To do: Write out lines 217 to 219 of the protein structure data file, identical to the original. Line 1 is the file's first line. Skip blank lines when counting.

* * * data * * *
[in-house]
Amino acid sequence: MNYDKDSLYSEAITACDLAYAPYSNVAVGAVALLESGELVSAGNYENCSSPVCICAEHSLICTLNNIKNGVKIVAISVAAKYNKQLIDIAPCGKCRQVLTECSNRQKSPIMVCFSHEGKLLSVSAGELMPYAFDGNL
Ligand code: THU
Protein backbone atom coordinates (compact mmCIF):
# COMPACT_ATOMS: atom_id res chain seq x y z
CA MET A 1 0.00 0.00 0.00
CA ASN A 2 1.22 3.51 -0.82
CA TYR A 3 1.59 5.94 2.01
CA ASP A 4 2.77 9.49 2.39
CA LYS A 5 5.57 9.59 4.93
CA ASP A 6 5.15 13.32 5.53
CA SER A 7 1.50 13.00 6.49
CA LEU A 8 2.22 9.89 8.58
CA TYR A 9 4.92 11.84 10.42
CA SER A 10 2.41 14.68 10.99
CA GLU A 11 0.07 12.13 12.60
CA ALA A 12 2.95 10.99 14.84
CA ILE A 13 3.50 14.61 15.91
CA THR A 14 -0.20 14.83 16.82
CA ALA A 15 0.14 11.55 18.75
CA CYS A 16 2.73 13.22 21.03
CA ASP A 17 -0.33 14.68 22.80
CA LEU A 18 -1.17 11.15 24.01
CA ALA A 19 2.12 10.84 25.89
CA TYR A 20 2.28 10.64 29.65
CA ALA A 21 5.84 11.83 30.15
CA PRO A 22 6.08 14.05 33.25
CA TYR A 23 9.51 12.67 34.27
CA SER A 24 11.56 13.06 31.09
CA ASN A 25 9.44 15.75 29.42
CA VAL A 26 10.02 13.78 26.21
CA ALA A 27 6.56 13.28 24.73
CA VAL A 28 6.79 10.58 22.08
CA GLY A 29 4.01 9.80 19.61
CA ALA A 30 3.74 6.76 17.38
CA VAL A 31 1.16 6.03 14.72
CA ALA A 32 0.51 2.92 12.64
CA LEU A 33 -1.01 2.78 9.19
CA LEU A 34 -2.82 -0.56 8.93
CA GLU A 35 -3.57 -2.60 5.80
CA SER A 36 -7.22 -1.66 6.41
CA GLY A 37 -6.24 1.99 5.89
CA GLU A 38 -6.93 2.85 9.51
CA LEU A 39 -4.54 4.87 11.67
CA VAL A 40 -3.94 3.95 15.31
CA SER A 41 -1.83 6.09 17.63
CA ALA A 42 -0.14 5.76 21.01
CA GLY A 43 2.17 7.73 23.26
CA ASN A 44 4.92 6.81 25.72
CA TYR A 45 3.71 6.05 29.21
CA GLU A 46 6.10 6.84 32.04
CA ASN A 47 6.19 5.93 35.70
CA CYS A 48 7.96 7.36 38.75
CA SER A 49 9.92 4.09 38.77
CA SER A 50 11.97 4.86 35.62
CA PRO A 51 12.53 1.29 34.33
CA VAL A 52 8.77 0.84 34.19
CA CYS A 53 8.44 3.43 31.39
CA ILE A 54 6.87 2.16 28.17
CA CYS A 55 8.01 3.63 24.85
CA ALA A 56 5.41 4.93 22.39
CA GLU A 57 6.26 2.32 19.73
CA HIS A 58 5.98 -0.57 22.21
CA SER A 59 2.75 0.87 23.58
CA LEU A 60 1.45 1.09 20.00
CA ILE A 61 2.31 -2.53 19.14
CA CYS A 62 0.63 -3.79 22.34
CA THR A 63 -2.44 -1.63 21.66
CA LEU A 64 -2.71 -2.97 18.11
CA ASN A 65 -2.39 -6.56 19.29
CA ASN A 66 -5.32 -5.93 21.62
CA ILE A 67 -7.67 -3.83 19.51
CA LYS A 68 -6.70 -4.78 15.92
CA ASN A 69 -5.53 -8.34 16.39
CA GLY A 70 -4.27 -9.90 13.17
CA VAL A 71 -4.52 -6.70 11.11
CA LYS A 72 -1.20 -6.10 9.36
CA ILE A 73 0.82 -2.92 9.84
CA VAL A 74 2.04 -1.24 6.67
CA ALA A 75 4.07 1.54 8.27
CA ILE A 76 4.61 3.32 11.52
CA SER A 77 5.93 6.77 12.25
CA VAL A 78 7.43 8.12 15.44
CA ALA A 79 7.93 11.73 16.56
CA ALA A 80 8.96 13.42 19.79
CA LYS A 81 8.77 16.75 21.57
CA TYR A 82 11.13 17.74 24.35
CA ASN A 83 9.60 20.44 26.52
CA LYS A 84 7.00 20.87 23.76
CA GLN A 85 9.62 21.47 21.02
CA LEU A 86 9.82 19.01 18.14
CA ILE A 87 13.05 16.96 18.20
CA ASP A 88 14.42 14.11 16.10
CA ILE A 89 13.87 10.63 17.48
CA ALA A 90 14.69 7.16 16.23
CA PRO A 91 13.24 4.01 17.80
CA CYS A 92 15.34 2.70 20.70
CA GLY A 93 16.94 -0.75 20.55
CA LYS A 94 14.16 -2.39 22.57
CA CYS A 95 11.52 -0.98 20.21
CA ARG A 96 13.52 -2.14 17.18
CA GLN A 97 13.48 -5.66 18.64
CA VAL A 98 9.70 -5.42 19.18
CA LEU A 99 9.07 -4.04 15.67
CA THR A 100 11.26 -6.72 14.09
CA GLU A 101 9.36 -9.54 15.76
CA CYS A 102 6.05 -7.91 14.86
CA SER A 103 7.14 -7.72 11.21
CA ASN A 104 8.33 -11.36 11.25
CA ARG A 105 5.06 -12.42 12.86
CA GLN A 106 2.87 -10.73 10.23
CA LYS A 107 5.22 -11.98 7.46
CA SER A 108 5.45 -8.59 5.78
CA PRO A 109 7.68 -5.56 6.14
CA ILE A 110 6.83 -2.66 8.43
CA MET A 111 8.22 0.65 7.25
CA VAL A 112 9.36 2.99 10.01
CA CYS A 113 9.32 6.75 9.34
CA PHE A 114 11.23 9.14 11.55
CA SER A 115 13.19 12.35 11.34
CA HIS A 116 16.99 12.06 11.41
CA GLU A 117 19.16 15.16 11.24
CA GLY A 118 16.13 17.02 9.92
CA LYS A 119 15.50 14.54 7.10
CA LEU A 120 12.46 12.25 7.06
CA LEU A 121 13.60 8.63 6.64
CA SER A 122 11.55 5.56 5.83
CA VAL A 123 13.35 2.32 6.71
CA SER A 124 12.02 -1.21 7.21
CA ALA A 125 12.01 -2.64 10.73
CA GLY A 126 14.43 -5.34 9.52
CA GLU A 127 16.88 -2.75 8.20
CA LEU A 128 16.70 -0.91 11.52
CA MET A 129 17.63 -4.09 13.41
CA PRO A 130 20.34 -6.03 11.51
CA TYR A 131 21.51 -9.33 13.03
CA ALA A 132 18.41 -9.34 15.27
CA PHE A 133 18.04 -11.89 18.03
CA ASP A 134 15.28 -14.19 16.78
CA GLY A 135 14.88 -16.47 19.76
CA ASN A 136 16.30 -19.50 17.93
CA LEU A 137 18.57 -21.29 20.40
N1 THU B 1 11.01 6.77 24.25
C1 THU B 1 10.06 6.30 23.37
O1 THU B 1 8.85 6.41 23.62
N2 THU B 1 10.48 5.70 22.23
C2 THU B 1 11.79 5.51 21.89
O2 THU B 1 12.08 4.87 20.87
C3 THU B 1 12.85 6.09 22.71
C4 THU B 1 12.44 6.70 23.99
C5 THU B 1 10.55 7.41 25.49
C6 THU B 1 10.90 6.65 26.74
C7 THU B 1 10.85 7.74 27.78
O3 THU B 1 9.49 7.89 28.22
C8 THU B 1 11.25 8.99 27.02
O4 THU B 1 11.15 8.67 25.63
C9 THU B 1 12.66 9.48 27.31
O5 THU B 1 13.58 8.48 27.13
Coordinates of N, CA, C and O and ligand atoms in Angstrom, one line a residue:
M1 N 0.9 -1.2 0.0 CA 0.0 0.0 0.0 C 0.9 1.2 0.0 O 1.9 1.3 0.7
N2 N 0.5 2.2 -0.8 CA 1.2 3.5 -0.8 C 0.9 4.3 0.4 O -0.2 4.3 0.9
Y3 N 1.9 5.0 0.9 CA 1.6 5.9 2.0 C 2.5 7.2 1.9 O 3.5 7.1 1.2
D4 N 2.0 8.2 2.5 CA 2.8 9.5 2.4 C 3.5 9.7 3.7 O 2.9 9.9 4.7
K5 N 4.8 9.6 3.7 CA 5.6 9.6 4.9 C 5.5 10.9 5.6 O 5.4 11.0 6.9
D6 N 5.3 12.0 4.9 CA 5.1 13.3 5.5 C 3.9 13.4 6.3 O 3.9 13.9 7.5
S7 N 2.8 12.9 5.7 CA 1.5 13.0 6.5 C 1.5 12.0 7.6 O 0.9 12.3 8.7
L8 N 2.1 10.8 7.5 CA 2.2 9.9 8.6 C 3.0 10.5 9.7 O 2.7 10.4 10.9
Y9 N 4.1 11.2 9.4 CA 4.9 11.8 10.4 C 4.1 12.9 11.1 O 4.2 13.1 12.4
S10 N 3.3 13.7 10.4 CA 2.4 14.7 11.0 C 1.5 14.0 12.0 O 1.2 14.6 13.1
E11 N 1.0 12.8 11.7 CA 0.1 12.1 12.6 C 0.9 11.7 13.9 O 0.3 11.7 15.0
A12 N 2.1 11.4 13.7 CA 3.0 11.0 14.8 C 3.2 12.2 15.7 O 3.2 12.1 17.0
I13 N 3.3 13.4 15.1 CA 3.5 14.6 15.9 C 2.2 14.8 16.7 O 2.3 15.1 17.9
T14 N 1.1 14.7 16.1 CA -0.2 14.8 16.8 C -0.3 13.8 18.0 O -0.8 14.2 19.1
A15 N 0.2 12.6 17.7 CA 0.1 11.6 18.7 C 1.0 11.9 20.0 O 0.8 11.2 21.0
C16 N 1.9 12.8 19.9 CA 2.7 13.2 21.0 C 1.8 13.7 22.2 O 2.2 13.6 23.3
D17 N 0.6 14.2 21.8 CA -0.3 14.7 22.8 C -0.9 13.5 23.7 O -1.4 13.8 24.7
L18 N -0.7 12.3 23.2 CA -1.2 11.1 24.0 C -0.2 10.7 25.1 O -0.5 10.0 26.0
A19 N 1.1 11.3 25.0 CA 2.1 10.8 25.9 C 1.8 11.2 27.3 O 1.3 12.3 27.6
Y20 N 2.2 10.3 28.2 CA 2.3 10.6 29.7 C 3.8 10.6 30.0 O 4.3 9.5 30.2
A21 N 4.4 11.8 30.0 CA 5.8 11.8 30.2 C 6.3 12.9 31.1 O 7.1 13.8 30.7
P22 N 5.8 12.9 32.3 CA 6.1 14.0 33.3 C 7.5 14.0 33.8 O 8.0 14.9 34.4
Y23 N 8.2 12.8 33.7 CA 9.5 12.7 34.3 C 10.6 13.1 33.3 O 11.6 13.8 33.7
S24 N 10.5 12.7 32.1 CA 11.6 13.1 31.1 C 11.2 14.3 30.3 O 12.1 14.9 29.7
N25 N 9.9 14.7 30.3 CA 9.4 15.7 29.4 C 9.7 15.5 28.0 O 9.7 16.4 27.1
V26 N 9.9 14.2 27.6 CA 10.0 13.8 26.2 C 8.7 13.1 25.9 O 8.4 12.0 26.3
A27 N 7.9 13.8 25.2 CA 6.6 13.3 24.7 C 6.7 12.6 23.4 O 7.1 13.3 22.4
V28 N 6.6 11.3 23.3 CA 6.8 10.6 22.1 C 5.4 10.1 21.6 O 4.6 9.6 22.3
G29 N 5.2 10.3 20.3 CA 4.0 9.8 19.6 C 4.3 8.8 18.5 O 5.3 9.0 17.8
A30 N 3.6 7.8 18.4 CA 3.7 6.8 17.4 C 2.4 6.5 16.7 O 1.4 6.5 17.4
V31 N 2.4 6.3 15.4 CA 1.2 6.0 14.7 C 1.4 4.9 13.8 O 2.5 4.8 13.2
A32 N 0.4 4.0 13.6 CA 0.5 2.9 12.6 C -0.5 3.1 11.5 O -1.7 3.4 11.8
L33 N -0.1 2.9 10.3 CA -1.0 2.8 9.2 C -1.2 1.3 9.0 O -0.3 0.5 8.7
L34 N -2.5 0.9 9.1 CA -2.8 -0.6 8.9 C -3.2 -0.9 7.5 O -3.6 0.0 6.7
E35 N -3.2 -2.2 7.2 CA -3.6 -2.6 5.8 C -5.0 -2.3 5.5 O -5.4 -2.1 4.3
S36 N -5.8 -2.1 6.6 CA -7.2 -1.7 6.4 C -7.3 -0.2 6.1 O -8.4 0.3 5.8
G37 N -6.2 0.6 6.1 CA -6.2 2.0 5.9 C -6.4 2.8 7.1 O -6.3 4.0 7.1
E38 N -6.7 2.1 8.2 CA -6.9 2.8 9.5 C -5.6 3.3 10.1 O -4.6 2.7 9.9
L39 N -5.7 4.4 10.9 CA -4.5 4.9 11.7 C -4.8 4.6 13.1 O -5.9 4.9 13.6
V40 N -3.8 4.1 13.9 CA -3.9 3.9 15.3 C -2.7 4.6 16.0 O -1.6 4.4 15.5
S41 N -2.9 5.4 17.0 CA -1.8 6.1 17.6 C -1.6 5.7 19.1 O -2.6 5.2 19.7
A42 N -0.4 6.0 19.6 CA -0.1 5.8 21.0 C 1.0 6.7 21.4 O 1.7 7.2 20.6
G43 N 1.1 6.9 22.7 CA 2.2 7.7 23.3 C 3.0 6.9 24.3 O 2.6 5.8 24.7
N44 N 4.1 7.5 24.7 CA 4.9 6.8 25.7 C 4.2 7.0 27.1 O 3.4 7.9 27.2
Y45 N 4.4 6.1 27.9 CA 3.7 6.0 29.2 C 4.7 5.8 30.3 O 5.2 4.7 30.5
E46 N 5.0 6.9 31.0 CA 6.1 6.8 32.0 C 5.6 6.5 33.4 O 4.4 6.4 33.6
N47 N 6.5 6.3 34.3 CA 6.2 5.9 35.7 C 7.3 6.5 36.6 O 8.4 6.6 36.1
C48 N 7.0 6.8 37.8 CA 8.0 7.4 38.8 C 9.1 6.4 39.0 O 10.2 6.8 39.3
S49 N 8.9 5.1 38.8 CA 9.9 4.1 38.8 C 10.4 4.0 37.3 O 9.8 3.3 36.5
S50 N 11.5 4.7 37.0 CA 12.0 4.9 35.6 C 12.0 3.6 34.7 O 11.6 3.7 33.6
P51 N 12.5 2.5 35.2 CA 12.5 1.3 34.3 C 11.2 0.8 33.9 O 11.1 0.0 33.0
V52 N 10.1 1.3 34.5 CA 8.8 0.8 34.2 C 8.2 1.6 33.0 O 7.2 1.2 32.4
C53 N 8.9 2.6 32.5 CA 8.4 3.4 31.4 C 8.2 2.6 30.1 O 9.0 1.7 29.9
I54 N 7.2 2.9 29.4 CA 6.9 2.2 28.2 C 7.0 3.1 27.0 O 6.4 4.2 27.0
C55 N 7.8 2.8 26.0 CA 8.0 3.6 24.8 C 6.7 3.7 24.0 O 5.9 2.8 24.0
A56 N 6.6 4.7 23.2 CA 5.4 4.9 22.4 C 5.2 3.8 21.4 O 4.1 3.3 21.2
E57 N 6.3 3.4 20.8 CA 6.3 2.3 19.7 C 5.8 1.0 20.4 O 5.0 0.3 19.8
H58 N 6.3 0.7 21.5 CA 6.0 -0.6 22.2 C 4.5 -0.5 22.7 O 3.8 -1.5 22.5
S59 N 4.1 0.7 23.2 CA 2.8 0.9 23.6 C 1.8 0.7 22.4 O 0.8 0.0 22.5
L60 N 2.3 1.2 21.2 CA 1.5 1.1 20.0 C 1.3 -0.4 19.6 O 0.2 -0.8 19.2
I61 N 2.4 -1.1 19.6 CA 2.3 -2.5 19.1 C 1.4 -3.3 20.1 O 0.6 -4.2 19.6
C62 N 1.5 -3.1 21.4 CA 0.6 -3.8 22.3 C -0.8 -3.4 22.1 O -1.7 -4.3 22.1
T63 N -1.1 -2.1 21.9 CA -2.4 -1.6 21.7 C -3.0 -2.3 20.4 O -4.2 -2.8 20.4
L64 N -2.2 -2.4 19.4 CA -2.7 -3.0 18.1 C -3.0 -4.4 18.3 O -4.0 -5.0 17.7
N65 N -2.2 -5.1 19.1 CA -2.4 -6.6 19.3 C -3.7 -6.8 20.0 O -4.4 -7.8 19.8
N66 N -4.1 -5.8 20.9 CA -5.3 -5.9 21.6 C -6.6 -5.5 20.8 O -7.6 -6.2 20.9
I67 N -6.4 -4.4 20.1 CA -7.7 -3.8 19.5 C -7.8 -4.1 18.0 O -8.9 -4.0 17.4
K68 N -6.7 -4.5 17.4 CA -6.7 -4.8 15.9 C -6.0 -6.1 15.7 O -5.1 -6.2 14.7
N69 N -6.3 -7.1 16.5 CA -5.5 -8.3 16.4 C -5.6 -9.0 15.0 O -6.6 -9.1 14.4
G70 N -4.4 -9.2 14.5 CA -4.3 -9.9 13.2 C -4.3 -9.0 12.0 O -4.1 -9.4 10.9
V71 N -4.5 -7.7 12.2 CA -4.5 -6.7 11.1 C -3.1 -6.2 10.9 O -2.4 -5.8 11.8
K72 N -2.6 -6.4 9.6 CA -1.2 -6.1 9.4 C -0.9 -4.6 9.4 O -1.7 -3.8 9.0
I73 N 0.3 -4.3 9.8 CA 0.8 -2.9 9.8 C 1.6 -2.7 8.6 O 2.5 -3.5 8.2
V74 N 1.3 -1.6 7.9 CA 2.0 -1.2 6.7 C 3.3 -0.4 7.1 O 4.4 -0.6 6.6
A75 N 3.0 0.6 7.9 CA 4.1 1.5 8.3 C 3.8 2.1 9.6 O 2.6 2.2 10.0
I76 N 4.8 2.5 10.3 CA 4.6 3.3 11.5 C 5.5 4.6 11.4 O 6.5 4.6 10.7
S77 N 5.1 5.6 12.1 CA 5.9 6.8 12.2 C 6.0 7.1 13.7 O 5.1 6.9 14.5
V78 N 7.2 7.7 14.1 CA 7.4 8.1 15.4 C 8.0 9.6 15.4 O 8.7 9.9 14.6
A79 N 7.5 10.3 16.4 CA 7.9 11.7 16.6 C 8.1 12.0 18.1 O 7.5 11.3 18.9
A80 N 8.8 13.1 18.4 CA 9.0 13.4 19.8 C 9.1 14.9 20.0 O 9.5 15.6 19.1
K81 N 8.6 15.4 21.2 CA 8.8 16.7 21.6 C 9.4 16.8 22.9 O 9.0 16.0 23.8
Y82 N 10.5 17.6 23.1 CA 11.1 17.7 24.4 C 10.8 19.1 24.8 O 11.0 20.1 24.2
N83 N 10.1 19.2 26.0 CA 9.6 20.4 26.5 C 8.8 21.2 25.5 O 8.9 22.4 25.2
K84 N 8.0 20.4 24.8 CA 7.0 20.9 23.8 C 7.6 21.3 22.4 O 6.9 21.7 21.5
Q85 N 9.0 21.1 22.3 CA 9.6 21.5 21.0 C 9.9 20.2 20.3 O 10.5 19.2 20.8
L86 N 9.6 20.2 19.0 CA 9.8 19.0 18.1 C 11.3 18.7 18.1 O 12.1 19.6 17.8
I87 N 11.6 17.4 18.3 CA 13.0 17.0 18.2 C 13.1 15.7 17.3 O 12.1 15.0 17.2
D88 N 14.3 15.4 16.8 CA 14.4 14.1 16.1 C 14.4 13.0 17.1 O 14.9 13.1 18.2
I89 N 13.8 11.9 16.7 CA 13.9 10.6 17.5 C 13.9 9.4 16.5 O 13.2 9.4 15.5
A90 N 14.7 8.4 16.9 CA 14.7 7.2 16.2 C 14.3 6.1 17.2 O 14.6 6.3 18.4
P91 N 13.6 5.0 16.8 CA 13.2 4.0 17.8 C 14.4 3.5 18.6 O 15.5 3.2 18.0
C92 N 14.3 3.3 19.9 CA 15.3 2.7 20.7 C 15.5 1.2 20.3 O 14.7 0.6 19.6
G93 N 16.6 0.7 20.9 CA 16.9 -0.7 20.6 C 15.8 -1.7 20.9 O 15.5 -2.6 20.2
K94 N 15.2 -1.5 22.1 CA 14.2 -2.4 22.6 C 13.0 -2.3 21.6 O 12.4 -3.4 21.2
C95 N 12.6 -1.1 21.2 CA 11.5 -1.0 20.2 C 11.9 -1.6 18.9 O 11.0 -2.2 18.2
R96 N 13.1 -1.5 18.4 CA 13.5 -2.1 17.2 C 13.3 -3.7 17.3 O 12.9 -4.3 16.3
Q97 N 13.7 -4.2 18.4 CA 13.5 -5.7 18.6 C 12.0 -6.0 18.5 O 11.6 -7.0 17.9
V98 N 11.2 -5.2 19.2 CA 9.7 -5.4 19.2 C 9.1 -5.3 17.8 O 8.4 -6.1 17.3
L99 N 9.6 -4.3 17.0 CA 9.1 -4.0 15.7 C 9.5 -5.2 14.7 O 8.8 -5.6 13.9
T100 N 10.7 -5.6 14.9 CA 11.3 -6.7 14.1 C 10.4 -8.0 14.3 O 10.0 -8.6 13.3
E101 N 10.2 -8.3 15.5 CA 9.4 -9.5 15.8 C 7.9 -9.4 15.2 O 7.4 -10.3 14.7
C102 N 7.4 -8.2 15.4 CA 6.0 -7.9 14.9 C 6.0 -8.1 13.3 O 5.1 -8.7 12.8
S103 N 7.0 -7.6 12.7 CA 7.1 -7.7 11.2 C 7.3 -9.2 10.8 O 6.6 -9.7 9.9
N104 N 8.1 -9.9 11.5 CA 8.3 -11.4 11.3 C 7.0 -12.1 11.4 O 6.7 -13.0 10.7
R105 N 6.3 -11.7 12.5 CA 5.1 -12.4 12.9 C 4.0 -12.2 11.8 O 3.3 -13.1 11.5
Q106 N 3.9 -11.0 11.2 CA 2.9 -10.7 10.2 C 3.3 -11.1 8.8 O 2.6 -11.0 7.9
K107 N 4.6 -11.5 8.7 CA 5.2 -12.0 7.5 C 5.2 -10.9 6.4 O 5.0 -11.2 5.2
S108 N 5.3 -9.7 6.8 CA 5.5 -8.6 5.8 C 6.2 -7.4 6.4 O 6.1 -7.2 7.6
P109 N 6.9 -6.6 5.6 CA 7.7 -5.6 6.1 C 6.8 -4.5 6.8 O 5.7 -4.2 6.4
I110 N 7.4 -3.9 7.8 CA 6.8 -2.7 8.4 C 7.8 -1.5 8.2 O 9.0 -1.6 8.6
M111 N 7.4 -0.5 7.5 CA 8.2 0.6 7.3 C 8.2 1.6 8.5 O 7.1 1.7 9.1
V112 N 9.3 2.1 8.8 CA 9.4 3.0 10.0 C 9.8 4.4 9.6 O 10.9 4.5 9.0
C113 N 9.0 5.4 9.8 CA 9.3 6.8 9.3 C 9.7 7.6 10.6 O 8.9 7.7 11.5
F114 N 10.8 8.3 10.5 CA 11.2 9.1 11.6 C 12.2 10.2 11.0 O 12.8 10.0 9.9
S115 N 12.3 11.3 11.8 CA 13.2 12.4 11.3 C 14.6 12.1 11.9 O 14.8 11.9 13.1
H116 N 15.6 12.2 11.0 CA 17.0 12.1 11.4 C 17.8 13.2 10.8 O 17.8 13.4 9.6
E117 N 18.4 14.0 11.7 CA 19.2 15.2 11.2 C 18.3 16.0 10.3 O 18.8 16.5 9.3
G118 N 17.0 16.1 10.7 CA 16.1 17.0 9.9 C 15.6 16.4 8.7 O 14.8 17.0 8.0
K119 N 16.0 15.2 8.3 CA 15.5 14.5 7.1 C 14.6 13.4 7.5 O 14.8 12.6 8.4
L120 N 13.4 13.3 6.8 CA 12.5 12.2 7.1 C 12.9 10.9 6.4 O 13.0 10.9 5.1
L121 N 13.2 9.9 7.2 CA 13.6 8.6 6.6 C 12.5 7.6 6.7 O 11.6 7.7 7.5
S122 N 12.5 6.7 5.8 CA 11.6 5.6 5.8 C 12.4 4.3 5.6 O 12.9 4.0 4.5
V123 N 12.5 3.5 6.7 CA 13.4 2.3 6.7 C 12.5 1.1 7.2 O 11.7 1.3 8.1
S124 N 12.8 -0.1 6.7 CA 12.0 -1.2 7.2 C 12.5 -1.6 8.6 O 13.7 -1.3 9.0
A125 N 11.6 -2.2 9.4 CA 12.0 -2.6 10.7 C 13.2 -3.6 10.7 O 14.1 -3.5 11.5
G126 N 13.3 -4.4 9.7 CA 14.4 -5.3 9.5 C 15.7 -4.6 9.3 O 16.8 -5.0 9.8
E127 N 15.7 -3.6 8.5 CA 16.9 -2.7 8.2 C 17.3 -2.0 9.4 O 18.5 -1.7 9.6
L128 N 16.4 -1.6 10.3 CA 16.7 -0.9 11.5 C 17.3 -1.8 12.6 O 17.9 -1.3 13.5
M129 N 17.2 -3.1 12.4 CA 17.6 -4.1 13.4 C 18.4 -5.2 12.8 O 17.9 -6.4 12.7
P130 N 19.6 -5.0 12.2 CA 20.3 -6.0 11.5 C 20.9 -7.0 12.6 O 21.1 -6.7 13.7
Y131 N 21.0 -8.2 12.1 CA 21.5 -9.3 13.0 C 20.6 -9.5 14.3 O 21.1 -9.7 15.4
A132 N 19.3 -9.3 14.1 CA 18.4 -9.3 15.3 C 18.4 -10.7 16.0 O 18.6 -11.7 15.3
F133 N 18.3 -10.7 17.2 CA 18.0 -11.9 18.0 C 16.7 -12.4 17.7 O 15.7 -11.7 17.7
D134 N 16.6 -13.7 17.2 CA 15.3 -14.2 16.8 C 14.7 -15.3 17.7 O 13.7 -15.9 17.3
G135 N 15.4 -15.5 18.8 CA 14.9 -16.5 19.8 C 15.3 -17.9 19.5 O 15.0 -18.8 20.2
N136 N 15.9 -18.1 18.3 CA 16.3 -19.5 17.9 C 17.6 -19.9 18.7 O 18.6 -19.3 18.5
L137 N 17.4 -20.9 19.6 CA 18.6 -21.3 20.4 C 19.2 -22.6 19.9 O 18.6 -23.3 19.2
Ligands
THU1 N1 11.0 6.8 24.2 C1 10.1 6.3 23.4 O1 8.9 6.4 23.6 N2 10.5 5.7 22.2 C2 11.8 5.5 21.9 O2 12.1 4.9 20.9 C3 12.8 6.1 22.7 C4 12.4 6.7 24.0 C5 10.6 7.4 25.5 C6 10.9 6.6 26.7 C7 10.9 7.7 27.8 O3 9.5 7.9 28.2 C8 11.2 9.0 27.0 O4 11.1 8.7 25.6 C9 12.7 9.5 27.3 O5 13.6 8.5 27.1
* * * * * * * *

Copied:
H58 N 6.3 0.7 21.5 CA 6.0 -0.6 22.2 C 4.5 -0.5 22.7 O 3.8 -1.5 22.5
S59 N 4.1 0.7 23.2 CA 2.8 0.9 23.6 C 1.8 0.7 22.4 O 0.8 0.0 22.5
L60 N 2.3 1.2 21.2 CA 1.5 1.1 20.0 C 1.3 -0.4 19.6 O 0.2 -0.8 19.2